It’s no secret Ruben Amaro Jr. was not a very well liked man in the city of Philadelphia for much of his tenure as the General Manager of the Philadelphia Phillies. It’s also no secret he made some very questionable moves that forced the Phillies to make a complete overhaul and rebuild for the future. He took a team that was a perennial contender and turned it into an aging team with overpaid stars and no farm system to look forward to. He is now the first base coach of the Boston Red Sox and most fans have tried to forget his tenure as Phillies GM, but it may not have been as bad as it seemed.

The Phillies future looked very bleak at the end of the 2014 season. The team had only a handful of prospects that had a shot of making it to the big-leagues, an aging core of stars that were not capable of putting up the numbers they did during the team’s stretch of five-straight NL East titles, and very little cap flexibility to sign an impact free agent. The fans and the media were calling for Amaro to be fired, and he knew that if he wanted to salvage some sort of reputation, he needed to make changes and he needed to do them fast. With one year left on his contract, the Phillies decided to keep Ruben on board for the 2015 season and not let him go before the year started. And that turned out to be an underrated and smart decision by the Phillies.

The current state of the Phillies is a very positive one. The team is above .500 and overachieving on many levels, specifically with the entire pitching staff (starters and relievers). The farm system is loaded with talent at all positions on the baseball diamond, and people are saying the Phillies could be back in contention as early as 2017. Many people will look at President Andy MacPhail and General Manager Matt Klentak as the people responsible for this quick turnaround, and while those two have done a fabulous job in the short amount of time they have been in Philadelphia, the man who is most responsible is Amaro.

The current Phillies roster has more players that will be on the next contending team than in the last two seasons combined and they have come in a variety of ways. Aaron Nola, Maikel Franco, Odubel Herrera, Tommy Joseph, Vince Velazquez, and Jerad Eickhoff have all showed promise and made the future look a lot brighter for the Phillies. Only one of those players (Velasquez) was not acquired by Amaro or during his tenure. Two of those players (Herrera and Joseph) are two prospects that Amaro gets little to no credit for.

Odubel Herrera was selected with the 8th overall selection in the 2014 MLB Rule 5 Draft by Ruben Amaro Jr. and the Phillies. Herrera showed some promise in his first professional season, but struggled as he had to adjust to major league pitching and his new position in center field. But this season, Herrera has blossomed into a budding star in the league. He has hit the ball extremely well, drawn tons of walks, become a better baserunner, and has solidified his defense and range in center field. Herrera appears to be the Phillies’ center fielder of the future and may end up being an all-star this year. Not many players that are selected in the Rule 5 draft ever become stars in the league, let alone make the roster of the team they were selected by. Herrera has the makings of a hidden gem, and the man who discovered this gem is Amaro.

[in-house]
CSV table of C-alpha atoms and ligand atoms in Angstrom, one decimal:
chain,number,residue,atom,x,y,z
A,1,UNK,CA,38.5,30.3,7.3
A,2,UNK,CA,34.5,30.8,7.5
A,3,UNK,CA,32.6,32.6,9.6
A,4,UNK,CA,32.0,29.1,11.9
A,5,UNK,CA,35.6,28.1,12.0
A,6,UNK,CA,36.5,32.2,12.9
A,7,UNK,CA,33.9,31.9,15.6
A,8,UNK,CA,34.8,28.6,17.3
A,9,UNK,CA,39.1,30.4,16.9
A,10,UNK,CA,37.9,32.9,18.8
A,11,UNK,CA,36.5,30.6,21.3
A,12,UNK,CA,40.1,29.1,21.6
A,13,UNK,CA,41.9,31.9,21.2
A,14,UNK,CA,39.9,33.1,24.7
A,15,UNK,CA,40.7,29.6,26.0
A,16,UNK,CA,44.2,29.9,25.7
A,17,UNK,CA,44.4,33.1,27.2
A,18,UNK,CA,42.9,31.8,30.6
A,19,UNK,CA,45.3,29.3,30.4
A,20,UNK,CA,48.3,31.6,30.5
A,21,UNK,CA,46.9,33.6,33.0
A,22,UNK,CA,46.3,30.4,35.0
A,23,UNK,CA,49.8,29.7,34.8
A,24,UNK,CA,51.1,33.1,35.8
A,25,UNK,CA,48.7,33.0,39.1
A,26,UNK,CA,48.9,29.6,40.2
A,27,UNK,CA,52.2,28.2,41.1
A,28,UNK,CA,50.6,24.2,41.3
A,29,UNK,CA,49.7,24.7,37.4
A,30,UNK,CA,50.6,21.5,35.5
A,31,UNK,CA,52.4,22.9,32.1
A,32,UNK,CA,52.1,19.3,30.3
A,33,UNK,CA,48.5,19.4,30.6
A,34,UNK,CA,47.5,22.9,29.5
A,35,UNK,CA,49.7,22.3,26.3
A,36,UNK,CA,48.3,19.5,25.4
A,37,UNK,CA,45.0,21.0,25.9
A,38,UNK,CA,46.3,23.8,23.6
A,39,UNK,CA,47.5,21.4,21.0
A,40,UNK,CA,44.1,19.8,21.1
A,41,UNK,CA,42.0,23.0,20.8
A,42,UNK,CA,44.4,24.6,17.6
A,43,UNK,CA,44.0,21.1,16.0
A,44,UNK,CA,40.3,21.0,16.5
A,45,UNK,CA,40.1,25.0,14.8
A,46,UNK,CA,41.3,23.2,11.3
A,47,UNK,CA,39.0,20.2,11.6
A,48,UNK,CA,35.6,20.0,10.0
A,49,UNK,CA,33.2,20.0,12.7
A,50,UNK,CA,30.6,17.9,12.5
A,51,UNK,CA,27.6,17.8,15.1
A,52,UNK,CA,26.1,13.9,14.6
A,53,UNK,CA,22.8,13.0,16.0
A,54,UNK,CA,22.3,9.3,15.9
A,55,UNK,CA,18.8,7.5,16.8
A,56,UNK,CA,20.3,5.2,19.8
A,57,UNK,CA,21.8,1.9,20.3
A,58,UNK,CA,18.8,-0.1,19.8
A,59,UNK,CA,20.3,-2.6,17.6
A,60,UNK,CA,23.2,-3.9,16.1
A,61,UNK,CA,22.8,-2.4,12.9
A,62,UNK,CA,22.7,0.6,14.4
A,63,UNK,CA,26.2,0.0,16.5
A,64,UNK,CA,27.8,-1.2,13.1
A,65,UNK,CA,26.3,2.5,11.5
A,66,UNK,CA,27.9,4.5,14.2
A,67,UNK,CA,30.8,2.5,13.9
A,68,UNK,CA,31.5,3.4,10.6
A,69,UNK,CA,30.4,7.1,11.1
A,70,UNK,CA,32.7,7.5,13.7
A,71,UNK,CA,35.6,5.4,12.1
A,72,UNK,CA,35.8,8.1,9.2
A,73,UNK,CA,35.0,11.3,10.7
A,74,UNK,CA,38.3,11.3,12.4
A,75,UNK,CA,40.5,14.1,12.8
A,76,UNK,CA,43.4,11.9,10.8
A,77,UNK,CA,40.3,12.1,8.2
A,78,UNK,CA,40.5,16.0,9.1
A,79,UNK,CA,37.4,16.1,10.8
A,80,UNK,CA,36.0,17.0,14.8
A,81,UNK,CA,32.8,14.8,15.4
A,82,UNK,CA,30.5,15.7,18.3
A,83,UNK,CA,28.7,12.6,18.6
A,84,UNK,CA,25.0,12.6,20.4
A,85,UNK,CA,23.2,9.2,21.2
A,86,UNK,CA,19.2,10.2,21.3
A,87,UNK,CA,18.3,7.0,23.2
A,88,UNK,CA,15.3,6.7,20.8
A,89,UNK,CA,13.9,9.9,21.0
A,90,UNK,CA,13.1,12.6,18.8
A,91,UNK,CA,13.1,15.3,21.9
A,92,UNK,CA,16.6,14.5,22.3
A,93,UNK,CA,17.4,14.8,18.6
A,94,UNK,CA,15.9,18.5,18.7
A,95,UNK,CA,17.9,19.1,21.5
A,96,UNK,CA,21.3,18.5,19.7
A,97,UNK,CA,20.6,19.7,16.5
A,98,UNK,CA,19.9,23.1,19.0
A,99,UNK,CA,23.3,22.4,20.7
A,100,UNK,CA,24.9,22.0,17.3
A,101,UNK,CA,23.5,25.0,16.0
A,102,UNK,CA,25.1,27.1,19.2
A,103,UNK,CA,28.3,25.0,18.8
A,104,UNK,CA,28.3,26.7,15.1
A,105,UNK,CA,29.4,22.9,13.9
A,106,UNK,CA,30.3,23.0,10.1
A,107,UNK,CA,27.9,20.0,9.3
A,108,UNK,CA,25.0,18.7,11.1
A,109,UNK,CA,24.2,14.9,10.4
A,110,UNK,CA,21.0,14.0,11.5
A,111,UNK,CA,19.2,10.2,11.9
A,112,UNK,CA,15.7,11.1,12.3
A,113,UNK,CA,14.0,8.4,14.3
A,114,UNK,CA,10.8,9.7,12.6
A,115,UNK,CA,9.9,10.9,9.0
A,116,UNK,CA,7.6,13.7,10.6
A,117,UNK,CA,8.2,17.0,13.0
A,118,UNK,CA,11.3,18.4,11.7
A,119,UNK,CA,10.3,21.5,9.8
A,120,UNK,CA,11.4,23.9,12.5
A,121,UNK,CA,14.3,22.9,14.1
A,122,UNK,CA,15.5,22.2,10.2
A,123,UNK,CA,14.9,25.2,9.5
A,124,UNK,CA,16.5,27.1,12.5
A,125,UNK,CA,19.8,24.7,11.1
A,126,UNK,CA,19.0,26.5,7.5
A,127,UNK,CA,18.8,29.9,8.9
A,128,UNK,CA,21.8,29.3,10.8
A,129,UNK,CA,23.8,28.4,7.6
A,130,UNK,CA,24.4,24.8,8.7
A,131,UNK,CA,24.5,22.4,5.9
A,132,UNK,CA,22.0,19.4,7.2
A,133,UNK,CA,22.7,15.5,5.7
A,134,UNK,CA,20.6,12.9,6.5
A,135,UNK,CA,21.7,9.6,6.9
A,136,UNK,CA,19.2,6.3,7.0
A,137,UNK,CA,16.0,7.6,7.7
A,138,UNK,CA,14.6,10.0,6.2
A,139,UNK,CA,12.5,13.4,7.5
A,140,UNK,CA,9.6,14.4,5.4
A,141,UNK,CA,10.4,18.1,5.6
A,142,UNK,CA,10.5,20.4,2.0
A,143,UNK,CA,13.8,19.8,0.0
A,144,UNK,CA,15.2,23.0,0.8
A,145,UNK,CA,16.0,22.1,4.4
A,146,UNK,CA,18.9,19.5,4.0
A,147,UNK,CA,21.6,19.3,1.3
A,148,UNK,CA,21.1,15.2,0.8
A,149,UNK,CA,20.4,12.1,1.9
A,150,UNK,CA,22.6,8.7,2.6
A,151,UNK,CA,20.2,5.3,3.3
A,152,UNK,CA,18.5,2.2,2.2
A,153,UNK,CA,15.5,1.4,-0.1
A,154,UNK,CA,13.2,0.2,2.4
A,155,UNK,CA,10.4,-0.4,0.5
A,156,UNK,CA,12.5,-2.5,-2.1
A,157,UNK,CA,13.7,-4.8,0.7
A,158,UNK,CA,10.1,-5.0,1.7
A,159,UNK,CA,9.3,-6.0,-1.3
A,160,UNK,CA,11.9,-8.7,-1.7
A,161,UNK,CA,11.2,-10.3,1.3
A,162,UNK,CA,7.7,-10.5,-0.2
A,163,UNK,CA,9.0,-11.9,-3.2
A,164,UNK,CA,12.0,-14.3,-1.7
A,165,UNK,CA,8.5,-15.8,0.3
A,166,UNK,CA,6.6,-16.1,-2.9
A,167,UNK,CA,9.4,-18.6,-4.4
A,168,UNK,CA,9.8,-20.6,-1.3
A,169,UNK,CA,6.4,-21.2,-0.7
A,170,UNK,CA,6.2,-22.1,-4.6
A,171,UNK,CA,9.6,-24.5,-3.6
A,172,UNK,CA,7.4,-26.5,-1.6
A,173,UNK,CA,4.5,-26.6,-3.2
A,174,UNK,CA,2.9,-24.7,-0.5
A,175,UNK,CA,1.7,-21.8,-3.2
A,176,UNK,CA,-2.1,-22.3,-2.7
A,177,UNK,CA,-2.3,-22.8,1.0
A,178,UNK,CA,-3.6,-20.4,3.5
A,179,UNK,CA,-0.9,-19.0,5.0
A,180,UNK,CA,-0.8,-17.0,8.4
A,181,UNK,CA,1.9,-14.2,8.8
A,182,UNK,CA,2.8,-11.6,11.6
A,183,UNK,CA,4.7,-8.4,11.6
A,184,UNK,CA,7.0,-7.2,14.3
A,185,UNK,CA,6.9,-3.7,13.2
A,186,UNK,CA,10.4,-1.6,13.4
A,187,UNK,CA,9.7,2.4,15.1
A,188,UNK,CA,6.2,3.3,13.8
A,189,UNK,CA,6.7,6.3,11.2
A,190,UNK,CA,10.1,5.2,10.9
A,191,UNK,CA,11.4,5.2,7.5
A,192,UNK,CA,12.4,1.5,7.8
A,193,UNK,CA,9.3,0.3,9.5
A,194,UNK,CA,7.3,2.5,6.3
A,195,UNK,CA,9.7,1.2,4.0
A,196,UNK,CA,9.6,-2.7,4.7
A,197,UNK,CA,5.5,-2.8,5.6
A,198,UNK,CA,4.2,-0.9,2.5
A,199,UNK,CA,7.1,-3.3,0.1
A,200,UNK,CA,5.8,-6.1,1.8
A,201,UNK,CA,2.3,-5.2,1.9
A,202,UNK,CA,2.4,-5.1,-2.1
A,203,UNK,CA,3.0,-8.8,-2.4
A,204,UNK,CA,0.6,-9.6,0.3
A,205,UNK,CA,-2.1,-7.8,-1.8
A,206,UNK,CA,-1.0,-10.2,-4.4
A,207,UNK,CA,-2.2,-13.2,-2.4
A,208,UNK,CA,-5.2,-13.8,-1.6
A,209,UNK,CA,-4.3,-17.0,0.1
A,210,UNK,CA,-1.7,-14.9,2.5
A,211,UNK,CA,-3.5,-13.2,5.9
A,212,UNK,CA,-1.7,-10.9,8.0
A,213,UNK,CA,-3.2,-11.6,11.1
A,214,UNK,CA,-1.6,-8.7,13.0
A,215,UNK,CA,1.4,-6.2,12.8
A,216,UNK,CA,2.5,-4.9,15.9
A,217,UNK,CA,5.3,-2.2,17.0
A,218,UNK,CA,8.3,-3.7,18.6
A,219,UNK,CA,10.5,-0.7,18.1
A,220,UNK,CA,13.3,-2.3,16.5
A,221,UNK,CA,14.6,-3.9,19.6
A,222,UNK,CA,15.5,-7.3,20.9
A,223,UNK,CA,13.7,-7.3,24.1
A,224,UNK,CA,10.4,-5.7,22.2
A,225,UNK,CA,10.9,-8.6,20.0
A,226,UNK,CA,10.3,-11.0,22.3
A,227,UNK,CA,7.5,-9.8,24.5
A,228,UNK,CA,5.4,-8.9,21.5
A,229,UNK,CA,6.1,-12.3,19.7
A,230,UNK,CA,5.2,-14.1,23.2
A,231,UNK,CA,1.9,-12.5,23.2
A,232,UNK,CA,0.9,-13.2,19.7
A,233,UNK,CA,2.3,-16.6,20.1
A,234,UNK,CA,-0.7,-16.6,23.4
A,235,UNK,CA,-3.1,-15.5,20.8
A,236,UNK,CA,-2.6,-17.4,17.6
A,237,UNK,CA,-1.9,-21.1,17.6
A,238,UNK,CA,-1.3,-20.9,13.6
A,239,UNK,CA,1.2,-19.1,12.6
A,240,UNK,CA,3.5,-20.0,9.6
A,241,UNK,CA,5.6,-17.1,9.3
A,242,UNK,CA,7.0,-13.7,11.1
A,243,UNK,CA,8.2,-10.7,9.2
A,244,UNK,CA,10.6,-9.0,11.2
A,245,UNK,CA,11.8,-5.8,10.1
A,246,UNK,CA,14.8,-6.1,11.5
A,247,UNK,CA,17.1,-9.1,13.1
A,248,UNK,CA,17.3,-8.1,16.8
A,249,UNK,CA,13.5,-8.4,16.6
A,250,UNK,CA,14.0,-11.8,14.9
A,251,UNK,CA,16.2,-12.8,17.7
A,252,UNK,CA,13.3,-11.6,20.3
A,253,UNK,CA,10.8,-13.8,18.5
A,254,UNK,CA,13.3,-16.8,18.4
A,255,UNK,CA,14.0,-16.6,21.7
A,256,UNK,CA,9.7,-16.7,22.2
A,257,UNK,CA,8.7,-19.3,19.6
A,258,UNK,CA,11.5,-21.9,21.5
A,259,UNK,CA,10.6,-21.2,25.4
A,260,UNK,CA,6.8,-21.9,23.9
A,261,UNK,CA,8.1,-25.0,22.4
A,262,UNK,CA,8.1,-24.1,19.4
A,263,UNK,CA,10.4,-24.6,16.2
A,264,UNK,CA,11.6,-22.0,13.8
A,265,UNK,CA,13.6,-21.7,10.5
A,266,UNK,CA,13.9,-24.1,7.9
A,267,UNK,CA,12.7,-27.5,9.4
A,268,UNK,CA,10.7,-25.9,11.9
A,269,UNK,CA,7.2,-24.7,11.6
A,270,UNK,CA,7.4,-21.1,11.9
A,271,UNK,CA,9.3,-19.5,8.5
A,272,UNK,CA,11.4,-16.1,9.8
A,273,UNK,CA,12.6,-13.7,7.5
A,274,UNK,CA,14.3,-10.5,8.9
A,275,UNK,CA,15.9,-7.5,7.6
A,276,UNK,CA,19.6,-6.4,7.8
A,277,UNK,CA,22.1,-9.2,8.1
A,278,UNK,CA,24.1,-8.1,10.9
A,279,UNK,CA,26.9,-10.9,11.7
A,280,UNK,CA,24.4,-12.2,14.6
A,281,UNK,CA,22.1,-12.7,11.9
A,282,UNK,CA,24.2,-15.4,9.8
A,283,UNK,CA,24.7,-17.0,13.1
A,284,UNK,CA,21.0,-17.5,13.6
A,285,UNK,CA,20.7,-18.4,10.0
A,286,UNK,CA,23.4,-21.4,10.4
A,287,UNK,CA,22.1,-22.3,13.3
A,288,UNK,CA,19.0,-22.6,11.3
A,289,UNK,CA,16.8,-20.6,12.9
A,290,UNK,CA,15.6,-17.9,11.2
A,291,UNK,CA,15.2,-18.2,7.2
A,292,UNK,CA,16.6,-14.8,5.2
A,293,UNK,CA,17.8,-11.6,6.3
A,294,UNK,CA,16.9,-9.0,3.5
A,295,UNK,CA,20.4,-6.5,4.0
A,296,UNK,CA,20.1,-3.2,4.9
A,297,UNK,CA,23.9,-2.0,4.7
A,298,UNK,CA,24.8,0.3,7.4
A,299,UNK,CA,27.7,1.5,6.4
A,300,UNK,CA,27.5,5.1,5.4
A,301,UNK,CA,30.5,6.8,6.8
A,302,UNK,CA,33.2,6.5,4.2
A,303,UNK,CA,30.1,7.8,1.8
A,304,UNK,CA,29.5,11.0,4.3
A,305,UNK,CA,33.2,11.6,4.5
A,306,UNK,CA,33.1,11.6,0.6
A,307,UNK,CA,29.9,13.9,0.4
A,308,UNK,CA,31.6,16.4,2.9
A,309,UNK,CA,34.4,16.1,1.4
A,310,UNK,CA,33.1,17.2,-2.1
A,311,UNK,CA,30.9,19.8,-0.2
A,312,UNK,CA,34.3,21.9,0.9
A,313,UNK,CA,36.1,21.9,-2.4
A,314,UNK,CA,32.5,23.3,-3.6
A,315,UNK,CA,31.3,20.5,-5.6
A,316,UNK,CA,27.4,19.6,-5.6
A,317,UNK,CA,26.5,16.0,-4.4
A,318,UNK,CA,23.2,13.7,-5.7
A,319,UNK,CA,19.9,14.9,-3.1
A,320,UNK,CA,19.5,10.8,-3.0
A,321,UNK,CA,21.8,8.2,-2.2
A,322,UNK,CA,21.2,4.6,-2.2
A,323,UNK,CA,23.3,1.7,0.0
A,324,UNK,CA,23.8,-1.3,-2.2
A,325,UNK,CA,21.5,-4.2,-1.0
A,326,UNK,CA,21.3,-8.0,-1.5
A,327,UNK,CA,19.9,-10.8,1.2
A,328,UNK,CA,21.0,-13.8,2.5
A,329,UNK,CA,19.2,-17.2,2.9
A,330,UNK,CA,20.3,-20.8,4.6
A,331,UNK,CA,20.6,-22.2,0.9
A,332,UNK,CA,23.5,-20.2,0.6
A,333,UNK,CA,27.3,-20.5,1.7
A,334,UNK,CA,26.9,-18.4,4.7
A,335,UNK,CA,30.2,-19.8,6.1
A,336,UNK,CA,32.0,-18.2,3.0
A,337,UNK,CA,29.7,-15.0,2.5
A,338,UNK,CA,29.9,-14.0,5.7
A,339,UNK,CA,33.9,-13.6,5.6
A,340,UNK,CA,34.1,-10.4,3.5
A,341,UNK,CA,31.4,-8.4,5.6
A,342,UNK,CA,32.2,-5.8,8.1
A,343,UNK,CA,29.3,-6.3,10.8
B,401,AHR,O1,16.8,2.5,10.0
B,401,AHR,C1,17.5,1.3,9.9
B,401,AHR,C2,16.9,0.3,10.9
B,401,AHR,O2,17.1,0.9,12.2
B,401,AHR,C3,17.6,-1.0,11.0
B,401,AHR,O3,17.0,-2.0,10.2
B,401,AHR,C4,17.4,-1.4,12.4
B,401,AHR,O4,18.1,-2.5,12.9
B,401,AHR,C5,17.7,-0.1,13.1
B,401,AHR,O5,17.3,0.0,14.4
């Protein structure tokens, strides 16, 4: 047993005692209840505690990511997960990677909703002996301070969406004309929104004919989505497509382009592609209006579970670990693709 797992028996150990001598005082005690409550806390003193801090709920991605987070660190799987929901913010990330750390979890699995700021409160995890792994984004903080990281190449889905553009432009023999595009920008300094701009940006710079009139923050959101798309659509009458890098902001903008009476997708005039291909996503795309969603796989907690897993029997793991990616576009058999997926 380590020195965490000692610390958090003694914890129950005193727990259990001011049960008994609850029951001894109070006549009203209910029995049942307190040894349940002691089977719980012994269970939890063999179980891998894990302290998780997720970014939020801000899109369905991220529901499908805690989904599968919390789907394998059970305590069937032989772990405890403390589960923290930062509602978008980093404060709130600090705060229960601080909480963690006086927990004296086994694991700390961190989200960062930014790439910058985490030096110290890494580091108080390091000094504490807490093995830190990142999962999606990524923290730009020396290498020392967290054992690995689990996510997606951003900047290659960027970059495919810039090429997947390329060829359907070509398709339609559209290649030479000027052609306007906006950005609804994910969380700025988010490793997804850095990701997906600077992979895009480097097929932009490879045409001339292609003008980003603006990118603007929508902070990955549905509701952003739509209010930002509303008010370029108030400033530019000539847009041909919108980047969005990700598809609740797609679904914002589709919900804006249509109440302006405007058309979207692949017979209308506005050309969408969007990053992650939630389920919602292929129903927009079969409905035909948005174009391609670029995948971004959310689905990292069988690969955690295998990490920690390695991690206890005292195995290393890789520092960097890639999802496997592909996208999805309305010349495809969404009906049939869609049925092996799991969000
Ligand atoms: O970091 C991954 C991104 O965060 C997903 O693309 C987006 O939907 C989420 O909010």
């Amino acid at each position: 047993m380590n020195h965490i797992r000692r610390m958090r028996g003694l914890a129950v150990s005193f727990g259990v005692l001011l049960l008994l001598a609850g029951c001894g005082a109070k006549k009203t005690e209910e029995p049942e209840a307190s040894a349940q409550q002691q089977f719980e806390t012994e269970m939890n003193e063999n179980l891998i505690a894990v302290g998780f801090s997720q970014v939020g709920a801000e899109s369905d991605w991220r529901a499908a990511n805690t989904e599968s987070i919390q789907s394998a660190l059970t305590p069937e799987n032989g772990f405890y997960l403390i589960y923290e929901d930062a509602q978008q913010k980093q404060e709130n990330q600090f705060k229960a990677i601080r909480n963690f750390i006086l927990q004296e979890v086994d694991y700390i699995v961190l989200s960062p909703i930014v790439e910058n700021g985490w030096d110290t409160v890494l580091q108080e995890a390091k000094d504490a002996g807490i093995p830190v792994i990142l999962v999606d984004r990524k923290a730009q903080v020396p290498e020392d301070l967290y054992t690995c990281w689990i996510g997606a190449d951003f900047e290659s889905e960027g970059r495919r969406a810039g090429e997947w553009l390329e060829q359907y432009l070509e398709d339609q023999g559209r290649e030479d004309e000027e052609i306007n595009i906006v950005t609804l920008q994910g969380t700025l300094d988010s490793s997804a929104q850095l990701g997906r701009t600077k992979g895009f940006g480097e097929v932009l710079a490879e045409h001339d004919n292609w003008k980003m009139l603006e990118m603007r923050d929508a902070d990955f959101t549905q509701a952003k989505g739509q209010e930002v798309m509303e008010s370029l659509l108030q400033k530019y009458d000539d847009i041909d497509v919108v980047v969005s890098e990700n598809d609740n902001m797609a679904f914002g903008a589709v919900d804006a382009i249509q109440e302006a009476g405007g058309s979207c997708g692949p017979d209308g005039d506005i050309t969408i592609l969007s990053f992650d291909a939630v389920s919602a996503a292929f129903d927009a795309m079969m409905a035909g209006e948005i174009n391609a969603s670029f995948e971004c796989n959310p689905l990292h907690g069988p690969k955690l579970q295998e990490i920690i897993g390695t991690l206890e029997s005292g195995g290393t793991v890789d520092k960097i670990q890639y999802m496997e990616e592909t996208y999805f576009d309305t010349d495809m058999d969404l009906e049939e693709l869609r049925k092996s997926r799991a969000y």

One of the most heavily scrutinized moves made by Amaro during his tenure was the second Hunter Pence trade. Pence was acquired by the Phillies at the 2011 Trade Deadline and helped the Phillies earn the best record in the MLB. But the Phillies failed to advance past the divisional round, and the following season they were underachieving and became sellers at the trade deadline. The Phillies began unloading expiring contracts and Pence was a casualty of this. Pence was dealt to the San Francisco Giants for catching prospect Joseph. Joseph’s bat was the reason Phillies fans got excited, but several concussions and other injuries plagued Joseph for the majority of his time with the Phillies organization, and it looked like he would never make it to the big leagues. But Joseph got healthy, switched to first base, and began crushing the ball with Triple-A Lehigh Valley and earned a call-up to the Phillies this month. Joseph’s smooth swing has impressed many, especially his manager Pete Mackannin, and he’s making a name for himself, as well as making Amaro’s decision to acquire him look like the right one.

In one calendar year, the Phillies went from having a farm system that ranked in bottom of the league, to having arguably the best system in all of baseball. Players like J.P. Crawford, Nick Williams, Jake Thompson, Andrew Knapp, Jorge Alfaro, Zach Eflin, and Roman Quinn have provided a very bright future for baseball in Philadelphia, and they all share one thing in common, they were acquired/drafted/signed by Amaro.

There is still going to be a negative aura surrounding Amaro by Phillies fans and the media, and that is largely due to the team declining throughout his tenure, and there is no denying that it did. Amaro took over a team that had just won a World Series and it was the farthest thing from it a few years later. But now, there may be another World Series title in the future thanks to the new budding core of stars the Phillies have, and although he will be long gone by that point, Amaro’s fingerprints will be on that roster, and maybe, just maybe, Phillies fans will forgive him and even thank him for what he did in his final year as GM in 2015


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